By Nicholas Kristoff, Photo: Giles Clarke/The New York Times, The New York Times, January 11, 2022
Here in the Kibera slum, life sometimes seems a free-for-all. Residents steal electricity by tapping into overhead lines, children walk barefoot through alleys trickling with sewage, and people occasionally must dodge “flying toilets” — plastic bags that residents use as toilets and then dispose of by hurling them in one direction or another.
Yet this is an uplifting slum. Against all odds, Kibera is also a place of hope, and it offers a lesson in bottom-up development that the world should learn from.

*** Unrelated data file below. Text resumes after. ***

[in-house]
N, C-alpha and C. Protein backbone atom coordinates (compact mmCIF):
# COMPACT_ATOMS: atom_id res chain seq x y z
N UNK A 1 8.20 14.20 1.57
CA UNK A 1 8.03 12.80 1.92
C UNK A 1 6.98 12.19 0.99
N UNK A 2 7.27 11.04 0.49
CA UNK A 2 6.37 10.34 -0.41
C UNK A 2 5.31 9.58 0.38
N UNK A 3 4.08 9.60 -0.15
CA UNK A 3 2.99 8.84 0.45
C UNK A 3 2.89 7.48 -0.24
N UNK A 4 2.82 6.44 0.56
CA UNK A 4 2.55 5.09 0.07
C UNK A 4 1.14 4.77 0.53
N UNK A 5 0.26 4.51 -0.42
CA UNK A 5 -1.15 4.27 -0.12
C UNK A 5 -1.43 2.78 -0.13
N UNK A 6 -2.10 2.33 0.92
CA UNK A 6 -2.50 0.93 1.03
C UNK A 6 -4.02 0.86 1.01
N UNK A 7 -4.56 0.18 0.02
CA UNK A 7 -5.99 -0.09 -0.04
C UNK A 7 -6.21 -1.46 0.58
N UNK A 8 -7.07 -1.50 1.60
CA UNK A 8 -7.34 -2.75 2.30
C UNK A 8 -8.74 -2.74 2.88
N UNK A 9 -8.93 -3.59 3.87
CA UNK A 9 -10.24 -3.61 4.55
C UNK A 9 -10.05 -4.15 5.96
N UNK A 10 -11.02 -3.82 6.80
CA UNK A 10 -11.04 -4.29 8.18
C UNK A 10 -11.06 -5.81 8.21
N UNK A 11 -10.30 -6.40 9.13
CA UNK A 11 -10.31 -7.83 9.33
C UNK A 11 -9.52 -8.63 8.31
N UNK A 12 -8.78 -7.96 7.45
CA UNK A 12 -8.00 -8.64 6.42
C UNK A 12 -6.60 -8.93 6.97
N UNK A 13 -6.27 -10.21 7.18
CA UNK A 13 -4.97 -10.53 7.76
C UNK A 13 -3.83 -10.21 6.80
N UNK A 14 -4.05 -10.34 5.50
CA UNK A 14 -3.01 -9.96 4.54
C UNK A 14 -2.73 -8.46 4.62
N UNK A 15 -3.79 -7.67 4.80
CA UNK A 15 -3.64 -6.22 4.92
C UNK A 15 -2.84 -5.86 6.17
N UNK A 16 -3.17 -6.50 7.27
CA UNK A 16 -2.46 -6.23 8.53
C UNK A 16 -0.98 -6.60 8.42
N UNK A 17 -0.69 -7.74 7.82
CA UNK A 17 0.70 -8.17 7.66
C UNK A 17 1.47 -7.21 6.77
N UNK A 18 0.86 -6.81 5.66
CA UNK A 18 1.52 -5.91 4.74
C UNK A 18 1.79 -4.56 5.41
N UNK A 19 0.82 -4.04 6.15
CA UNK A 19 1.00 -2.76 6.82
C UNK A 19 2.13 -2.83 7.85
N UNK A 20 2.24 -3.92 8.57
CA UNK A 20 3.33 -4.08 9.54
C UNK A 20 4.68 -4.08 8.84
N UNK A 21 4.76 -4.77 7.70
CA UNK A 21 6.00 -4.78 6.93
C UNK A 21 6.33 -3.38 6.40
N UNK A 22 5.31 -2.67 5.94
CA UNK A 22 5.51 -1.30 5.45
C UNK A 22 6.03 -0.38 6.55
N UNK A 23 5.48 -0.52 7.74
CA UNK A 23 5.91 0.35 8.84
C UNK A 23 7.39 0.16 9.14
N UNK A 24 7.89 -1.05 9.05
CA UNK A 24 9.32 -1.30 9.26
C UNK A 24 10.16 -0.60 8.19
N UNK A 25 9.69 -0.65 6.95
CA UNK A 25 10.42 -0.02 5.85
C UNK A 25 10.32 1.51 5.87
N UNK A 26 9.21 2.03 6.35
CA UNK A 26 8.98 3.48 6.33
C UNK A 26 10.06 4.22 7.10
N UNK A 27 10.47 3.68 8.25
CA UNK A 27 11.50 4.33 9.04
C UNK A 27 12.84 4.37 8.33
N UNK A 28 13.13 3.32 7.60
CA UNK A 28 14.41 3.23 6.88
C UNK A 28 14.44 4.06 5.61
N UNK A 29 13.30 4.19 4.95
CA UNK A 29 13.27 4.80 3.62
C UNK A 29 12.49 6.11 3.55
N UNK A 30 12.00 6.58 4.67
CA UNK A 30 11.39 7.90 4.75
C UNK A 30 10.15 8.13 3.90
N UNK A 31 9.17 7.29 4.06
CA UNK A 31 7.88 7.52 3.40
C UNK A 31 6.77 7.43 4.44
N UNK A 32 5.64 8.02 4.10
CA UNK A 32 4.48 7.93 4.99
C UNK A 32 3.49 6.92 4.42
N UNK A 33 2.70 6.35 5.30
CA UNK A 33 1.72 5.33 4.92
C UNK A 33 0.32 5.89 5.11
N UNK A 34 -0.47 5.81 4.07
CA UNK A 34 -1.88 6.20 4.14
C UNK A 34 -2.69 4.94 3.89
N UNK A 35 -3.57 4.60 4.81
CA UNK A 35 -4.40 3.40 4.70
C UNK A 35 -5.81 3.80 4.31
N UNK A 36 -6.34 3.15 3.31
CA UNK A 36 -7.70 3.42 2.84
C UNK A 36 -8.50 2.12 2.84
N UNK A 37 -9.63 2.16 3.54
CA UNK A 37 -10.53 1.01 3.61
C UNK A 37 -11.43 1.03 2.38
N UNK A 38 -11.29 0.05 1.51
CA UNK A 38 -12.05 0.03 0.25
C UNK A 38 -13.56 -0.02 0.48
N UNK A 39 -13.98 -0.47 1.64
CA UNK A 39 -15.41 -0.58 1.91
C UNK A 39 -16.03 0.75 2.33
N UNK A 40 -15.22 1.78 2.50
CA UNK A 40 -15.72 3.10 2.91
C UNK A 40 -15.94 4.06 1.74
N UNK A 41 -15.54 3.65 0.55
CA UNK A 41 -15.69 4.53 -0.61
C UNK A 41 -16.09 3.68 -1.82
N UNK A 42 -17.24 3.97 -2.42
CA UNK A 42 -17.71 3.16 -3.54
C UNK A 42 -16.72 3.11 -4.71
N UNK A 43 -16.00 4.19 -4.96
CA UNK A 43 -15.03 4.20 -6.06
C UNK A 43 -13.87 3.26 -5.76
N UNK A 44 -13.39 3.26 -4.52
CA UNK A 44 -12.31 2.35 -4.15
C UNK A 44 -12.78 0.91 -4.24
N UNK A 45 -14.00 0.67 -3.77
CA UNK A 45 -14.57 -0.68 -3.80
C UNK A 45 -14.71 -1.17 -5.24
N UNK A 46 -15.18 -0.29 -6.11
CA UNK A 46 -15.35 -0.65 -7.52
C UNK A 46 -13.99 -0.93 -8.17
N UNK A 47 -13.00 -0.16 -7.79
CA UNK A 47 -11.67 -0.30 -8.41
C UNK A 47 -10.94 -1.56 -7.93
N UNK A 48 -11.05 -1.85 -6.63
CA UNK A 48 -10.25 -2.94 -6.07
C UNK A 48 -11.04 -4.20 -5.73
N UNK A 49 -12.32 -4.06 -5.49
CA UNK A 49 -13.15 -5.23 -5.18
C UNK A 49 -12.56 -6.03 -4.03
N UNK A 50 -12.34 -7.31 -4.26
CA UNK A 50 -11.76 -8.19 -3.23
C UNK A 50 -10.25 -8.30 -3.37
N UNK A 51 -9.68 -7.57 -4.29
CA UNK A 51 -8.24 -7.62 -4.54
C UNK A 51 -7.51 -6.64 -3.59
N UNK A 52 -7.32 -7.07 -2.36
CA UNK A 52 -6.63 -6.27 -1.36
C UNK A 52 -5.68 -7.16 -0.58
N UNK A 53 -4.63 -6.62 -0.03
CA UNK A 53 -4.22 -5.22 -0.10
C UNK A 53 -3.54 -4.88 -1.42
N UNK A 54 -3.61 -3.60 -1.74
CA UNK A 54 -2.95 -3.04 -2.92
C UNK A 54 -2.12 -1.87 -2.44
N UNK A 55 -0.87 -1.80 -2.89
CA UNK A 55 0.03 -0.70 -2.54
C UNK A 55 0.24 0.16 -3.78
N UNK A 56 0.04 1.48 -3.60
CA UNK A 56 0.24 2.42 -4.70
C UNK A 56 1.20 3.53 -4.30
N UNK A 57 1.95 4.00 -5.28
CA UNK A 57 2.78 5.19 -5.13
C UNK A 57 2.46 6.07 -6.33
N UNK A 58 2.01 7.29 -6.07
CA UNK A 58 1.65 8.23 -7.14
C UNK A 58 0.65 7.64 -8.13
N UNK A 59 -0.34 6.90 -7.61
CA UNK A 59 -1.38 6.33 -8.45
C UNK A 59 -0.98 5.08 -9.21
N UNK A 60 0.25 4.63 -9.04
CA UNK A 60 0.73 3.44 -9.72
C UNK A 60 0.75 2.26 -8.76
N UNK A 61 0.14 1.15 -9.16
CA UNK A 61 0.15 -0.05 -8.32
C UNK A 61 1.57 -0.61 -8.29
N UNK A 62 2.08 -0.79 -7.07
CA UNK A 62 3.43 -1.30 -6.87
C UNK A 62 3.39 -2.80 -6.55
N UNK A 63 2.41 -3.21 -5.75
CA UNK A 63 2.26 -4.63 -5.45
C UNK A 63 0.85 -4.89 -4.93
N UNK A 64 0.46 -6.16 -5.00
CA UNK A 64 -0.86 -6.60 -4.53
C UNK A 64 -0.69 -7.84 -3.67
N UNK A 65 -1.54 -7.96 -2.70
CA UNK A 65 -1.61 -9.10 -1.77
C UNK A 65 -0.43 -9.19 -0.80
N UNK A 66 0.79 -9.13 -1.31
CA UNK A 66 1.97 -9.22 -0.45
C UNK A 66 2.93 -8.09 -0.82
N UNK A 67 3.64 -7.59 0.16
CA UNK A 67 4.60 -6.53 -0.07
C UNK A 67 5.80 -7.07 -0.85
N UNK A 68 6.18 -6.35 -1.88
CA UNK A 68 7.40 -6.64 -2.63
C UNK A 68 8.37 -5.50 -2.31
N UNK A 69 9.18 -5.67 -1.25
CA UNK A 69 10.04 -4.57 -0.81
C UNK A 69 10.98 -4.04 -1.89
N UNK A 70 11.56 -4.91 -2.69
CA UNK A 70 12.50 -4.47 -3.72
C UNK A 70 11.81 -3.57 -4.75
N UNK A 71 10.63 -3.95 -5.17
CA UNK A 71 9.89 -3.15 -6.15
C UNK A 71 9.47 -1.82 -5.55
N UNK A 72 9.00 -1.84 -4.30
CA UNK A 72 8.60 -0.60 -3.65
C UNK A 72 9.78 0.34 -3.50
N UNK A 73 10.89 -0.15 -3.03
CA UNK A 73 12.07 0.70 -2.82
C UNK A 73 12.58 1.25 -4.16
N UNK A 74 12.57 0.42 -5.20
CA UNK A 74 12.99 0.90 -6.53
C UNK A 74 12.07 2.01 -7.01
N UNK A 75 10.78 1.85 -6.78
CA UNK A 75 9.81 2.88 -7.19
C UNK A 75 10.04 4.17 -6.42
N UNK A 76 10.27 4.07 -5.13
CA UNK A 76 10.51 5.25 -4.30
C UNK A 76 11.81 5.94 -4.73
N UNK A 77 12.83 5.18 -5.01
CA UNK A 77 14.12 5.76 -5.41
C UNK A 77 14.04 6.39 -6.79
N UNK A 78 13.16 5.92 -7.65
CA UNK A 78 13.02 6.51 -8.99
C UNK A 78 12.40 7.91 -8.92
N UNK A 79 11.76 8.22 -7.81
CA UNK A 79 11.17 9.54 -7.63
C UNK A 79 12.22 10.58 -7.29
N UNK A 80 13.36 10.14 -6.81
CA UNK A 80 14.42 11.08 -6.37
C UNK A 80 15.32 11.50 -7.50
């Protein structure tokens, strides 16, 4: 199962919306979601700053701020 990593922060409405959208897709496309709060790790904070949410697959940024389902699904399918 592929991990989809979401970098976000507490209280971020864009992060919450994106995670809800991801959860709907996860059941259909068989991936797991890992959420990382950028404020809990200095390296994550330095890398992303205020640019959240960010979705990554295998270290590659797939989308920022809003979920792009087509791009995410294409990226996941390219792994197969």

The tale begins with a boy whose single mom — 15 years old when she gave birth — named him Kennedy, because she wanted him to be like an American president she had heard of. Little Kennedy Odede didn’t attend formal school, and at the age of 10 he ran away from a violent stepfather and ended up sleeping on the streets.